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“More age-related eye conditions to be expected as population ages” – Senior Minister of State for Health

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By Phyllis Lee

The Guide Dogs Singapore Ltd’s (GDS) inaugural White Cane Community Day event last Saturday (Sept 30) saw Senior Minister of State for Health and Transport Lam Pin Min as its guest-of-honour.

In his speech, Dr Lam thanked GDS for serving the visually impaired community, but noted that apart from providing support for them, “it is equally important that we move upstream to prevent the development of serious eye diseases through enhancing eye screening programmes.”

“As our population ages, we can expect more age-related eye conditions. The government has been working towards better support for the blind and visually impaired community,” he said, highlighting the Singapore Integrated Diabetic Retinopathy Programme (SiDRP).

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Last year, the Ministry of Health declared war on diabetes. It is projected that 670,000, or 15.2 per cent, of the population will be diagnosed with diabetes in 2030, which will in turn lead to a significant number of patients with diabetic retinopathy (DR).

According to the Singapore National Eye Centre (SNEC), DR is the disorder of blood vessels in the retina of diabetic patients, and the leading cause of new blindness in Singapore.

As there are usually no symptoms in the early stages of DR, it is important for diabetics to go for regular diabetic eye screening for early detection and prevention.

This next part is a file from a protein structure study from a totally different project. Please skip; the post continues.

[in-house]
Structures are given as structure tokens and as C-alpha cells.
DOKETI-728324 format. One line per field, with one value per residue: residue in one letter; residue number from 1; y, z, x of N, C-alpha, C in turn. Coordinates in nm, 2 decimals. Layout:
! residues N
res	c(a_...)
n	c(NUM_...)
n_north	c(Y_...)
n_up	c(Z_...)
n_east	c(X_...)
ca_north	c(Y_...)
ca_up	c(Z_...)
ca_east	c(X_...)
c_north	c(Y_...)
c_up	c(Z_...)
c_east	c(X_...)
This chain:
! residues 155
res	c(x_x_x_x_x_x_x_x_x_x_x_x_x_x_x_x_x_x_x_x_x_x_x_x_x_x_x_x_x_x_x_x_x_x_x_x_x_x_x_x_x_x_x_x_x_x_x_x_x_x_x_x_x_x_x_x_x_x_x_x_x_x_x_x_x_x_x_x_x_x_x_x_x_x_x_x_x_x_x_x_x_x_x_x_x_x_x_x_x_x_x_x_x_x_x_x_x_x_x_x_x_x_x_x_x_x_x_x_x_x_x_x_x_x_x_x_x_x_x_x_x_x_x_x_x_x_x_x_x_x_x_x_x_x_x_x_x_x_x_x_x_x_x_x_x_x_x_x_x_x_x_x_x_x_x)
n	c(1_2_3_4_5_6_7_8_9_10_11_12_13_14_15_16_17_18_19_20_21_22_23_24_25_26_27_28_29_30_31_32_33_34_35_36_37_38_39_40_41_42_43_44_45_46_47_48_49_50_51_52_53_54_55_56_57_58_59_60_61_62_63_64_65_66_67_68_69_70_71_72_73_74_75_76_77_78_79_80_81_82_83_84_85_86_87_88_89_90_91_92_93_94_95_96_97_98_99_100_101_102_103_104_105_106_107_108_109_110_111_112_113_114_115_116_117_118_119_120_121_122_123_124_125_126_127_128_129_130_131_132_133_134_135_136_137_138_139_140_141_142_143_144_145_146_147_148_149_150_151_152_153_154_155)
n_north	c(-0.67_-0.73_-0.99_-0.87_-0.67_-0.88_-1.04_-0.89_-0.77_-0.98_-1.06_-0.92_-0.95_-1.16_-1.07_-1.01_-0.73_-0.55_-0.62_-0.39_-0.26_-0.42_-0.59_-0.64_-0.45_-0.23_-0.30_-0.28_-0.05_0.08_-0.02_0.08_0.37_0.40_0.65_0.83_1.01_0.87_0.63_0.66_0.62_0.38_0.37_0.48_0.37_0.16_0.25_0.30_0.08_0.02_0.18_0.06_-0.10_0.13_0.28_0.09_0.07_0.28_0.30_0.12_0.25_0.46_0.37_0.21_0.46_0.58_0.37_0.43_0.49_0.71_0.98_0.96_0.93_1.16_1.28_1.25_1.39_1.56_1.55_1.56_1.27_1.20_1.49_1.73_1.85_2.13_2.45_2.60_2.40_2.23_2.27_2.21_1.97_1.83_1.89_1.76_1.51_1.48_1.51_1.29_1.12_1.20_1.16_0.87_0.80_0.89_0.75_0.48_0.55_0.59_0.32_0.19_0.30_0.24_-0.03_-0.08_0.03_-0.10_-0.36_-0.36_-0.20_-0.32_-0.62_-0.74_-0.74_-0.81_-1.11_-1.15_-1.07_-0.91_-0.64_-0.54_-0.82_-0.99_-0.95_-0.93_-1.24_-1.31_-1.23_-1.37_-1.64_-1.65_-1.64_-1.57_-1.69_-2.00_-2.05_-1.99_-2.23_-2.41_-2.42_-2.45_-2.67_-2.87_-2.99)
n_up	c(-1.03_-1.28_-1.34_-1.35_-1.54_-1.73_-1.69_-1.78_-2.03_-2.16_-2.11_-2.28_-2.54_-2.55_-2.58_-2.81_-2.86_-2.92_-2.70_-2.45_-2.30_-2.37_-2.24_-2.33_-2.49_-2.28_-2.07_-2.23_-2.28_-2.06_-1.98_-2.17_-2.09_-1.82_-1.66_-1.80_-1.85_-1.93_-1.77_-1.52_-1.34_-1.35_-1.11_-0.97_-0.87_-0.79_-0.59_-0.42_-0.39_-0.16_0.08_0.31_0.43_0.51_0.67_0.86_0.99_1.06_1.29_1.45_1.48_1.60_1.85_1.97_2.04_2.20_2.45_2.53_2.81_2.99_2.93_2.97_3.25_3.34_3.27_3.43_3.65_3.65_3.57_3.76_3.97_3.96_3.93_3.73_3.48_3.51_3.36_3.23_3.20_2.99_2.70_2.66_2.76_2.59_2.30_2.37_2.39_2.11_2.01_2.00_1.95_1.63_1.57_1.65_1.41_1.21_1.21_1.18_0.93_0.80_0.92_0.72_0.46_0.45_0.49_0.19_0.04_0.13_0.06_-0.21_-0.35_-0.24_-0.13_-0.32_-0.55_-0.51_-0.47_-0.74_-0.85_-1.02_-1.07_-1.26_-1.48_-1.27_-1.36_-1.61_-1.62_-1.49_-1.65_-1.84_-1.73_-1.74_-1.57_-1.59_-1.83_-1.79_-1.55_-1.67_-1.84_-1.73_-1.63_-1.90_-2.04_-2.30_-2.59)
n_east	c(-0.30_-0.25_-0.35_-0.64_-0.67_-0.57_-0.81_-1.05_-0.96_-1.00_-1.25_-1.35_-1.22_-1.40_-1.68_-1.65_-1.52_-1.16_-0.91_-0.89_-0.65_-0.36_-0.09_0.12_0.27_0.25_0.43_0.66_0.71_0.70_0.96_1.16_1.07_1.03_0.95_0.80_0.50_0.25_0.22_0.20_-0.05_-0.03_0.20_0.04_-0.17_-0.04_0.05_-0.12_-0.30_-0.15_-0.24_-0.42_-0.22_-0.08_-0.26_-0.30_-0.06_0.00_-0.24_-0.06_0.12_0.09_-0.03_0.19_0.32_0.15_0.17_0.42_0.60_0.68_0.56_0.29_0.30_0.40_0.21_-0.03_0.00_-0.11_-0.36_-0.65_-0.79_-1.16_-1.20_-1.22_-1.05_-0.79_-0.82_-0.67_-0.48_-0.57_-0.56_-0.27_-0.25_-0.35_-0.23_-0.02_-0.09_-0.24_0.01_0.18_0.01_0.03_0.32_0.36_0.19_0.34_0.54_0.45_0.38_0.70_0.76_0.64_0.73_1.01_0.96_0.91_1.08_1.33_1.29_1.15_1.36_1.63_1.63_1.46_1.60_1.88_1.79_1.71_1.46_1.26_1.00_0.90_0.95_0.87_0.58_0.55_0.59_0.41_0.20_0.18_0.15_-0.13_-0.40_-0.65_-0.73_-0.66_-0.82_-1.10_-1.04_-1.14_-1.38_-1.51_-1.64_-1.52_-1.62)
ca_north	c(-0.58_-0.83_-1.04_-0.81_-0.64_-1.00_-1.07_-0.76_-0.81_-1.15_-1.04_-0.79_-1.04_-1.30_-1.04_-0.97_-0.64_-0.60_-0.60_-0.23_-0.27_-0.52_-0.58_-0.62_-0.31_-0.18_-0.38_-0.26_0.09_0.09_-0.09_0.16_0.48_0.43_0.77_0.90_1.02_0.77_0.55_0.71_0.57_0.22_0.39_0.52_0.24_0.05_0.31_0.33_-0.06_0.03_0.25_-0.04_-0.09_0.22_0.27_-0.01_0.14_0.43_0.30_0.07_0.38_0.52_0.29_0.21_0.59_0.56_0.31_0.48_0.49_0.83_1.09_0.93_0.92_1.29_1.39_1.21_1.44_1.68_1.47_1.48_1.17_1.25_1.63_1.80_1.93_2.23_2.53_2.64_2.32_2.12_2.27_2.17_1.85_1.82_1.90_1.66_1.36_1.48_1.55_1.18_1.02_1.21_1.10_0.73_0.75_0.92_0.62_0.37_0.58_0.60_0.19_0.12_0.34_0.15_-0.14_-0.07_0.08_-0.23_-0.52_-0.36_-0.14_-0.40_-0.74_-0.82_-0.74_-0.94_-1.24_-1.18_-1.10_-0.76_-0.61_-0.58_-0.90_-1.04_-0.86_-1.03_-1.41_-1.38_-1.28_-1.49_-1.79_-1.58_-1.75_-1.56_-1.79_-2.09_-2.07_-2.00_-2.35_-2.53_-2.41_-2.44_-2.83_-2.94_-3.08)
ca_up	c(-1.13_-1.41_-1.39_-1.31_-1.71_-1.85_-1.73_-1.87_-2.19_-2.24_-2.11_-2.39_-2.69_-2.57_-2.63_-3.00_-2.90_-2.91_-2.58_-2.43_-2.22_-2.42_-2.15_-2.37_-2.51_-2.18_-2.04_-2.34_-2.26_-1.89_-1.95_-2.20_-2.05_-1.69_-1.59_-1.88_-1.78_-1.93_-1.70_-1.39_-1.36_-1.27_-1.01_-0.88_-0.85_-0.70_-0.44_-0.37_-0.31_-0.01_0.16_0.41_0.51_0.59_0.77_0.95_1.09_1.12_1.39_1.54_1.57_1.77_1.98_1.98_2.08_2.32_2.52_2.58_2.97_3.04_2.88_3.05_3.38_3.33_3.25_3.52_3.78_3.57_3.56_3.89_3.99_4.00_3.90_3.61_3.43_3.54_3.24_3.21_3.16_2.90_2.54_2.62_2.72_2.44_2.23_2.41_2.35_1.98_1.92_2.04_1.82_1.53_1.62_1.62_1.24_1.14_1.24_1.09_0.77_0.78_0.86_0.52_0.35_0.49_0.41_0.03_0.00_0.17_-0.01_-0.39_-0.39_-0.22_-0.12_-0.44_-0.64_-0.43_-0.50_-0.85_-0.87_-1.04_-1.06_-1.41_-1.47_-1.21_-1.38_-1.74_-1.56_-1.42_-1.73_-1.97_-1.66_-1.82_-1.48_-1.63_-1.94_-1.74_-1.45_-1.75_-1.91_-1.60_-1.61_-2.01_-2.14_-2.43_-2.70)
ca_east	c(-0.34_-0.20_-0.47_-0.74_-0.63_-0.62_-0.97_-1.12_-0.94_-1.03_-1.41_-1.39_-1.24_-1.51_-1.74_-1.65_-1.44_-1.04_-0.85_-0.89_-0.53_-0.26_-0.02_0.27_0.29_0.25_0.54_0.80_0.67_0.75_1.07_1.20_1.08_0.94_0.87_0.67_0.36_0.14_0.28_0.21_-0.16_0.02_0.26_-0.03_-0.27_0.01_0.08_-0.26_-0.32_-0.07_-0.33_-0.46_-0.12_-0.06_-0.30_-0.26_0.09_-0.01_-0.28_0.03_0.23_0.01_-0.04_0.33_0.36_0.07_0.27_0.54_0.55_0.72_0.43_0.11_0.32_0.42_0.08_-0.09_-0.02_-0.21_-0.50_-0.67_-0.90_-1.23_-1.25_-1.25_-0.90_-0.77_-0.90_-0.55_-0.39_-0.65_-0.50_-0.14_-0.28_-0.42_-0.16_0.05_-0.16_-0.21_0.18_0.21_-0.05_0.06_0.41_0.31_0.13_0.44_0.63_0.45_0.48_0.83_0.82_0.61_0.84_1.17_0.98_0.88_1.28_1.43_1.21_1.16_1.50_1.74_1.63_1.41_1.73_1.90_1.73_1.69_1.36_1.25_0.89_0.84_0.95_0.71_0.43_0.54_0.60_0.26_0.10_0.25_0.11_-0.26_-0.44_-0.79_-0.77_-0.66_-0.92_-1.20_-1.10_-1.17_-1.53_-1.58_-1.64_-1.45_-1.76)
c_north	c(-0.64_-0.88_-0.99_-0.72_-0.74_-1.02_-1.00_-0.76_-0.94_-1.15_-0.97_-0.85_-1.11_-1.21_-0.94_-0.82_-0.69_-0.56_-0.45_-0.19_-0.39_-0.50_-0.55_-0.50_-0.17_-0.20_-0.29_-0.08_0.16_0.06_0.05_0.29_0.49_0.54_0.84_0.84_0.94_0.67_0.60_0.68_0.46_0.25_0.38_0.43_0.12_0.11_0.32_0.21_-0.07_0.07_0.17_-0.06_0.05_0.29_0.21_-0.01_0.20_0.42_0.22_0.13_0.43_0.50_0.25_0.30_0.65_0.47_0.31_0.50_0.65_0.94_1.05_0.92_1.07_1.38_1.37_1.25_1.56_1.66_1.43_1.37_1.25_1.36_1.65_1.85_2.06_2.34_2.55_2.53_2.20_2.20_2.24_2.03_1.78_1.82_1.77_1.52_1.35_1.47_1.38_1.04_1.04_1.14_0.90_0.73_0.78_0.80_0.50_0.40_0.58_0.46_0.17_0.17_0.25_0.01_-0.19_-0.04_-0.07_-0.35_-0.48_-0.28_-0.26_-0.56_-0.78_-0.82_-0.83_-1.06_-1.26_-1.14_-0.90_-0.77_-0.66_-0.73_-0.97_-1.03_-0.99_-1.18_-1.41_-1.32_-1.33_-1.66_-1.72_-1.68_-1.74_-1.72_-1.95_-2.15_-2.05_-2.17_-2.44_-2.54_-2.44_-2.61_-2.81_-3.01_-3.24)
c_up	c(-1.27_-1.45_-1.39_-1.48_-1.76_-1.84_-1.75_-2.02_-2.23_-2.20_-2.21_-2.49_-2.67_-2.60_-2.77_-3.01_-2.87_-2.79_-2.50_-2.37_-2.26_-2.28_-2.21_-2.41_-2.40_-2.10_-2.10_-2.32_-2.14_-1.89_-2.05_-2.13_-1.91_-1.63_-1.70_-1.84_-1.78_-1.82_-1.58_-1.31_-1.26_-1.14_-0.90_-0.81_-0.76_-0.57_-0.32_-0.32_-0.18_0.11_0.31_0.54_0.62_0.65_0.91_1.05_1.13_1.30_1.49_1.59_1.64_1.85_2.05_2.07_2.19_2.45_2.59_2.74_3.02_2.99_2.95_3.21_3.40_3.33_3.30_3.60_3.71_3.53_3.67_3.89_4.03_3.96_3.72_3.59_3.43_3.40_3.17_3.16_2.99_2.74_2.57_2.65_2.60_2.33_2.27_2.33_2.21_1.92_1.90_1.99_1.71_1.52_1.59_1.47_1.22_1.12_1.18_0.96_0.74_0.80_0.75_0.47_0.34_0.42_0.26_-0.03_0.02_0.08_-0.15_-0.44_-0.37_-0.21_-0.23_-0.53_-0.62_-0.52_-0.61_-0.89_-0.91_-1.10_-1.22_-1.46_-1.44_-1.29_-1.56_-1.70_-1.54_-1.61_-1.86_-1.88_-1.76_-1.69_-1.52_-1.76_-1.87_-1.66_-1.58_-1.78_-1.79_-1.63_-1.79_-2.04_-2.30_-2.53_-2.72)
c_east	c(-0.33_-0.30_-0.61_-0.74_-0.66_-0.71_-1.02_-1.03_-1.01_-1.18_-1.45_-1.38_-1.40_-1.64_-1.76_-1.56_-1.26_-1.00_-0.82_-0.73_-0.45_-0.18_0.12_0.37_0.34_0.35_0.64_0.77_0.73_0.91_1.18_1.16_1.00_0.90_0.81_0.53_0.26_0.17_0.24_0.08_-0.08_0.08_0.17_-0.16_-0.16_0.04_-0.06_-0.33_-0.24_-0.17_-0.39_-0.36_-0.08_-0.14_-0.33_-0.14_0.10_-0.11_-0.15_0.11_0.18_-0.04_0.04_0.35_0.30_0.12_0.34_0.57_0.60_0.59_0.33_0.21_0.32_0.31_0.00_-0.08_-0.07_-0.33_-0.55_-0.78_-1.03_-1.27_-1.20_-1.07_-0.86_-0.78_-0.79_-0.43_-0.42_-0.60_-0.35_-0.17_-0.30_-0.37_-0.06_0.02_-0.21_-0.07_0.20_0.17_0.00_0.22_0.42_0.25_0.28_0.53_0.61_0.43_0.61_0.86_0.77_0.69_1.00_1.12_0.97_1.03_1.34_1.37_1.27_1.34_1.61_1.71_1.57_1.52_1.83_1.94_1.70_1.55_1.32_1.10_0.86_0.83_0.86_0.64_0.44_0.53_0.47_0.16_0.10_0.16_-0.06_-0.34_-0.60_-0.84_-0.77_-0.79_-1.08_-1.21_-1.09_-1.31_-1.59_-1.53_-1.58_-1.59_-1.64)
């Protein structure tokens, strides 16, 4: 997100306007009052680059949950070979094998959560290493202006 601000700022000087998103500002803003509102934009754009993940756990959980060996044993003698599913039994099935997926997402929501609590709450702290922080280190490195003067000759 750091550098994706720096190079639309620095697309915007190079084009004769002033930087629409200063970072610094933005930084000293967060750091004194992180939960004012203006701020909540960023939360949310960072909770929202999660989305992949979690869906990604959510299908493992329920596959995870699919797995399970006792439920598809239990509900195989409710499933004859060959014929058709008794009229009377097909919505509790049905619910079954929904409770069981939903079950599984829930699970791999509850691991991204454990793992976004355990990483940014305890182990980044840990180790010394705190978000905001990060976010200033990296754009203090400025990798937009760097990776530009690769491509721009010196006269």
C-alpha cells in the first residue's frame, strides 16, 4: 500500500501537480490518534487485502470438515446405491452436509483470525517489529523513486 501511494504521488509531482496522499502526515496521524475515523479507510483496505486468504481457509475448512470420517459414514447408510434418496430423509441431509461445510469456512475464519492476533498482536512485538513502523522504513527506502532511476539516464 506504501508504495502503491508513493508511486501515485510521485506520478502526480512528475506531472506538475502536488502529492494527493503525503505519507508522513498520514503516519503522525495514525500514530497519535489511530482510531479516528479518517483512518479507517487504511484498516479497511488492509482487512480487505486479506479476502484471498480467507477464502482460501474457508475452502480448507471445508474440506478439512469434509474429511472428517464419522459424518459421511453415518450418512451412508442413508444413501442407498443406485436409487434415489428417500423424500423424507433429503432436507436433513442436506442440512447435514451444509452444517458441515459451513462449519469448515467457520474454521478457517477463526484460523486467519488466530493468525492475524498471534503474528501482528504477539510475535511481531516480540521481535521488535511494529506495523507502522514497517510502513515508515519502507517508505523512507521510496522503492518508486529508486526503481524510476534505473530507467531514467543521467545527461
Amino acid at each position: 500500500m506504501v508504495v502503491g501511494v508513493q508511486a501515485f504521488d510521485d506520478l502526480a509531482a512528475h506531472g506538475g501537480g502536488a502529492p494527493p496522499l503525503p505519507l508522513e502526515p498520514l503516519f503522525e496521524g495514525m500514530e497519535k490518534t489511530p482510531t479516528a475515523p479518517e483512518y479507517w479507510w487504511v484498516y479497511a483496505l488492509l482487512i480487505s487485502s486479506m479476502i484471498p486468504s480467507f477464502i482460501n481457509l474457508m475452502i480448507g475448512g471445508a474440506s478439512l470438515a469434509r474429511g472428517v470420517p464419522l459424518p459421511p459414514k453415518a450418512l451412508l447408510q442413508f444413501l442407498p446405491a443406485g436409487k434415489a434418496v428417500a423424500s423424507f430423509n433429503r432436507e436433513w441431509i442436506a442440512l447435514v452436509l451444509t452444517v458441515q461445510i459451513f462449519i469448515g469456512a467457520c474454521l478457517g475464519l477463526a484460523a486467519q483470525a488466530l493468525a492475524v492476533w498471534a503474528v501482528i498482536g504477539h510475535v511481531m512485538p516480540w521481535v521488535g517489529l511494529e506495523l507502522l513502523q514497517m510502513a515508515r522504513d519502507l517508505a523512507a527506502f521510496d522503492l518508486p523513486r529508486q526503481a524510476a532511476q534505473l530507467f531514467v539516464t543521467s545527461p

Under the SiDRP, the National Healthcare Group Eye Institute (NHGEI) and SNEC collaborated with polyclinics to support the provisions of diabetic retinal photography (DRP) screening for diabetic patients.

The programme allows retinal images from polyclinics to be transmitted to trained image graders at SNEC and NHGEI. Patients identified to have DR or other retinal conditions will be referred to Specialist Outpatient Clinics accordingly.

“SiDRP exemplifies the collaboration between the acute and primary care settings to provide more convenient and timely care for patients requiring DRP screening and follow-up care,” Dr Lam said.

Since Mar last year, the programme has been made available at all 18 polyclinics, and received more than 78,000 attendances in 2016.

Dr Lam stated:

“We must continue to improve public education on eye care, link up with community care providers, and leverage technology to enhance the quality of life to both our patients and those who are afflicted with vision impairment, so that they can lead more active, independent and fulfilling lives.”

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